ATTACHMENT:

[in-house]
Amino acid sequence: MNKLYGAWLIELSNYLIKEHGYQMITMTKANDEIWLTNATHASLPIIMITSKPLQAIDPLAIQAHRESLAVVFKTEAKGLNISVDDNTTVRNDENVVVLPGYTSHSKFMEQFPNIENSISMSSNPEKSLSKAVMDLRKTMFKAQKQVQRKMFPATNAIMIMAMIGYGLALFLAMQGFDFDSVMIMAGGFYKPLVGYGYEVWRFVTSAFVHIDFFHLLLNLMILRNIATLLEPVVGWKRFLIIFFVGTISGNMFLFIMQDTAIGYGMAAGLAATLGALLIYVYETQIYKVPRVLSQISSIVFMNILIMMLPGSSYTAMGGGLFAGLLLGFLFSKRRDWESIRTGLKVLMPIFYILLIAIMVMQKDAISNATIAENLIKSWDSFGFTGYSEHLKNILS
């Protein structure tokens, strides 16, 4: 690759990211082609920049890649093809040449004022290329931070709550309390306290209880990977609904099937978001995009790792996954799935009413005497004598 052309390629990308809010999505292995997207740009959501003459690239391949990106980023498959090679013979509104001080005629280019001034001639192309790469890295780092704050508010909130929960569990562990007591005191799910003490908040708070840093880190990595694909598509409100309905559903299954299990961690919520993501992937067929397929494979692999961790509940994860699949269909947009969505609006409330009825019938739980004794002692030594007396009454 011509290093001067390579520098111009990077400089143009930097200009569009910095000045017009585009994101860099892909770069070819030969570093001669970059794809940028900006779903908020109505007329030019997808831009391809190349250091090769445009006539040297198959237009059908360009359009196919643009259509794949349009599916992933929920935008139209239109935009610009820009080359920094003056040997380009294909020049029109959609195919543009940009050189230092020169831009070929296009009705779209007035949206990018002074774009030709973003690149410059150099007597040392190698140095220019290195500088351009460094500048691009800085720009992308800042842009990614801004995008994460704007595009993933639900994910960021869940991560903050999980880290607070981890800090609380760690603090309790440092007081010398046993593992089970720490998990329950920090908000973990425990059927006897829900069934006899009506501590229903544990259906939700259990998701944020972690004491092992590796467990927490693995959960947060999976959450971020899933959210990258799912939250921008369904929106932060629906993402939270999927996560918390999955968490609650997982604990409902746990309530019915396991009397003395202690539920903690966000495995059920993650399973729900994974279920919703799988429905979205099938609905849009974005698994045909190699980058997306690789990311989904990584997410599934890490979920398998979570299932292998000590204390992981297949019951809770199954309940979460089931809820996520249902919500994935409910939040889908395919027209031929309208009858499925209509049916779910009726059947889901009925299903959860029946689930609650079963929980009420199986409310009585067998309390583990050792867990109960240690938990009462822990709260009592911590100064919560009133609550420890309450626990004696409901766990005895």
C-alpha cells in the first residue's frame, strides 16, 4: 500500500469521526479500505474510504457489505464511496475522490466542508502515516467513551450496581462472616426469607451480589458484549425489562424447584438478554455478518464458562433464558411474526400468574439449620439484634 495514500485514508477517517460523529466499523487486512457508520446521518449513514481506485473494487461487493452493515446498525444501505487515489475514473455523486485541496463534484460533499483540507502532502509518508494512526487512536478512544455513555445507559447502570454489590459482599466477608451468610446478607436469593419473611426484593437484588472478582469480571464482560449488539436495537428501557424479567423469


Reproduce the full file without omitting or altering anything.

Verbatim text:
[in-house]
Amino acid sequence: MNKLYGAWLIELSNYLIKEHGYQMITMTKANDEIWLTNATHASLPIIMITSKPLQAIDPLAIQAHRESLAVVFKTEAKGLNISVDDNTTVRNDENVVVLPGYTSHSKFMEQFPNIENSISMSSNPEKSLSKAVMDLRKTMFKAQKQVQRKMFPATNAIMIMAMIGYGLALFLAMQGFDFDSVMIMAGGFYKPLVGYGYEVWRFVTSAFVHIDFFHLLLNLMILRNIATLLEPVVGWKRFLIIFFVGTISGNMFLFIMQDTAIGYGMAAGLAATLGALLIYVYETQIYKVPRVLSQISSIVFMNILIMMLPGSSYTAMGGGLFAGLLLGFLFSKRRDWESIRTGLKVLMPIFYILLIAIMVMQKDAISNATIAENLIKSWDSFGFTGYSEHLKNILS
């Protein structure tokens, strides 16, 4: 690759990211082609920049890649093809040449004022290329931070709550309390306290209880990977609904099937978001995009790792996954799935009413005497004598 052309390629990308809010999505292995997207740009959501003459690239391949990106980023498959090679013979509104001080005629280019001034001639192309790469890295780092704050508010909130929960569990562990007591005191799910003490908040708070840093880190990595694909598509409100309905559903299954299990961690919520993501992937067929397929494979692999961790509940994860699949269909947009969505609006409330009825019938739980004794002692030594007396009454 011509290093001067390579520098111009990077400089143009930097200009569009910095000045017009585009994101860099892909770069070819030969570093001669970059794809940028900006779903908020109505007329030019997808831009391809190349250091090769445009006539040297198959237009059908360009359009196919643009259509794949349009599916992933929920935008139209239109935009610009820009080359920094003056040997380009294909020049029109959609195919543009940009050189230092020169831009070929296009009705779209007035949206990018002074774009030709973003690149410059150099007597040392190698140095220019290195500088351009460094500048691009800085720009992308800042842009990614801004995008994460704007595009993933639900994910960021869940991560903050999980880290607070981890800090609380760690603090309790440092007081010398046993593992089970720490998990329950920090908000973990425990059927006897829900069934006899009506501590229903544990259906939700259990998701944020972690004491092992590796467990927490693995959960947060999976959450971020899933959210990258799912939250921008369904929106932060629906993402939270999927996560918390999955968490609650997982604990409902746990309530019915396991009397003395202690539920903690966000495995059920993650399973729900994974279920919703799988429905979205099938609905849009974005698994045909190699980058997306690789990311989904990584997410599934890490979920398998979570299932292998000590204390992981297949019951809770199954309940979460089931809820996520249902919500994935409910939040889908395919027209031929309208009858499925209509049916779910009726059947889901009925299903959860029946689930609650079963929980009420199986409310009585067998309390583990050792867990109960240690938990009462822990709260009592911590100064919560009133609550420890309450626990004696409901766990005895």
C-alpha cells in the first residue's frame, strides 16, 4: 500500500469521526479500505474510504457489505464511496475522490466542508502515516467513551450496581462472616426469607451480589458484549425489562424447584438478554455478518464458562433464558411474526400468574439449620439484634 495514500485514508477517517460523529466499523487486512457508520446521518449513514481506485473494487461487493452493515446498525444501505487515489475514473455523486485541496463534484460533499483540507502532502509518508494512526487512536478512544455513555445507559447502570454489590459482599466477608451468610446478607436469593419473611426484593437484588472478582469480571464482560449488539436495537428501557424479567423469